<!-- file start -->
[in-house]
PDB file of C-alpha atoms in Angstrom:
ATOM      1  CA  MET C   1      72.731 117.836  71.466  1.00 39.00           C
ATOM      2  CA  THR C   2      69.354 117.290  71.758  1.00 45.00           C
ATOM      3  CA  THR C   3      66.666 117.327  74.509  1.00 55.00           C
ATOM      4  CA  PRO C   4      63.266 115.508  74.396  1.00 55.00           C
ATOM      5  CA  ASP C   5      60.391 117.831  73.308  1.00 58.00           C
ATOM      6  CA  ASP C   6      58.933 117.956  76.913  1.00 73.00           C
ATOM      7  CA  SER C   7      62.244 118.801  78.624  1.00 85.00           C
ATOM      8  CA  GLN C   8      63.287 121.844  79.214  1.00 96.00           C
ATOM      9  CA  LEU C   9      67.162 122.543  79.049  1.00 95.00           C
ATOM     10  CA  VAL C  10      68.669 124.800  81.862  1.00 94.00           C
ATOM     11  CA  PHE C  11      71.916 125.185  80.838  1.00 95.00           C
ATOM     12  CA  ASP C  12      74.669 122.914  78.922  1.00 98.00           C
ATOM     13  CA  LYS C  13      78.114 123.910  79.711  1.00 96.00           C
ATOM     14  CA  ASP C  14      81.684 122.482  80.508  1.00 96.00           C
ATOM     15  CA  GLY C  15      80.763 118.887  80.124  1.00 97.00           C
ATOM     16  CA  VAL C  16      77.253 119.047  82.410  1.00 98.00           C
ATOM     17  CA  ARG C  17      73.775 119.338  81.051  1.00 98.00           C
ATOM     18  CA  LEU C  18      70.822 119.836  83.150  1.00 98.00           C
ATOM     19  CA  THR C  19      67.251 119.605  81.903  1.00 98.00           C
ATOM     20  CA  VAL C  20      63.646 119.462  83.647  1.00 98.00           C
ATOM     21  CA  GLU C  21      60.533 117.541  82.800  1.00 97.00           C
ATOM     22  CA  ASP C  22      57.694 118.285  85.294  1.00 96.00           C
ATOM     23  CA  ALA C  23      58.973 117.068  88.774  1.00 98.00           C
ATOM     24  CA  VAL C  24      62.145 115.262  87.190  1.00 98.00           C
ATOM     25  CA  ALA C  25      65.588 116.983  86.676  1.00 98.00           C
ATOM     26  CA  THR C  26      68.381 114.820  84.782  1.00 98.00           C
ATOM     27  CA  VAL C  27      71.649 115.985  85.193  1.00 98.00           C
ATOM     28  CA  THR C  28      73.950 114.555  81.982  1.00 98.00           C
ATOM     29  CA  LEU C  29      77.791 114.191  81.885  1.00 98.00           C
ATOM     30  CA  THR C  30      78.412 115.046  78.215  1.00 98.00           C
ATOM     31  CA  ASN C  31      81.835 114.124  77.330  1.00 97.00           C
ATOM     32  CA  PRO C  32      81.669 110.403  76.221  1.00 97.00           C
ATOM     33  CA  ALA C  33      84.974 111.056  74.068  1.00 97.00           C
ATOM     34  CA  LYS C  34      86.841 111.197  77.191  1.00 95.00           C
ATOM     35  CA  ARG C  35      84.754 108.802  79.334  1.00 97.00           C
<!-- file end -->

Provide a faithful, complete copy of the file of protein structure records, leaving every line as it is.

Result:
[in-house]
PDB file of C-alpha atoms in Angstrom:
ATOM      1  CA  MET C   1      72.731 117.836  71.466  1.00 39.00           C
ATOM      2  CA  THR C   2      69.354 117.290  71.758  1.00 45.00           C
ATOM      3  CA  THR C   3      66.666 117.327  74.509  1.00 55.00           C
ATOM      4  CA  PRO C   4      63.266 115.508  74.396  1.00 55.00           C
ATOM      5  CA  ASP C   5      60.391 117.831  73.308  1.00 58.00           C
ATOM      6  CA  ASP C   6      58.933 117.956  76.913  1.00 73.00           C
ATOM      7  CA  SER C   7      62.244 118.801  78.624  1.00 85.00           C
ATOM      8  CA  GLN C   8      63.287 121.844  79.214  1.00 96.00           C
ATOM      9  CA  LEU C   9      67.162 122.543  79.049  1.00 95.00           C
ATOM     10  CA  VAL C  10      68.669 124.800  81.862  1.00 94.00           C
ATOM     11  CA  PHE C  11      71.916 125.185  80.838  1.00 95.00           C
ATOM     12  CA  ASP C  12      74.669 122.914  78.922  1.00 98.00           C
ATOM     13  CA  LYS C  13      78.114 123.910  79.711  1.00 96.00           C
ATOM     14  CA  ASP C  14      81.684 122.482  80.508  1.00 96.00           C
ATOM     15  CA  GLY C  15      80.763 118.887  80.124  1.00 97.00           C
ATOM     16  CA  VAL C  16      77.253 119.047  82.410  1.00 98.00           C
ATOM     17  CA  ARG C  17      73.775 119.338  81.051  1.00 98.00           C
ATOM     18  CA  LEU C  18      70.822 119.836  83.150  1.00 98.00           C
ATOM     19  CA  THR C  19      67.251 119.605  81.903  1.00 98.00           C
ATOM     20  CA  VAL C  20      63.646 119.462  83.647  1.00 98.00           C
ATOM     21  CA  GLU C  21      60.533 117.541  82.800  1.00 97.00           C
ATOM     22  CA  ASP C  22      57.694 118.285  85.294  1.00 96.00           C
ATOM     23  CA  ALA C  23      58.973 117.068  88.774  1.00 98.00           C
ATOM     24  CA  VAL C  24      62.145 115.262  87.190  1.00 98.00           C
ATOM     25  CA  ALA C  25      65.588 116.983  86.676  1.00 98.00           C
ATOM     26  CA  THR C  26      68.381 114.820  84.782  1.00 98.00           C
ATOM     27  CA  VAL C  27      71.649 115.985  85.193  1.00 98.00           C
ATOM     28  CA  THR C  28      73.950 114.555  81.982  1.00 98.00           C
ATOM     29  CA  LEU C  29      77.791 114.191  81.885  1.00 98.00           C
ATOM     30  CA  THR C  30      78.412 115.046  78.215  1.00 98.00           C
ATOM     31  CA  ASN C  31      81.835 114.124  77.330  1.00 97.00           C
ATOM     32  CA  PRO C  32      81.669 110.403  76.221  1.00 97.00           C
ATOM     33  CA  ALA C  33      84.974 111.056  74.068  1.00 97.00           C
ATOM     34  CA  LYS C  34      86.841 111.197  77.191  1.00 95.00           C
ATOM     35  CA  ARG C  35      84.754 108.802  79.334  1.00 97.00           C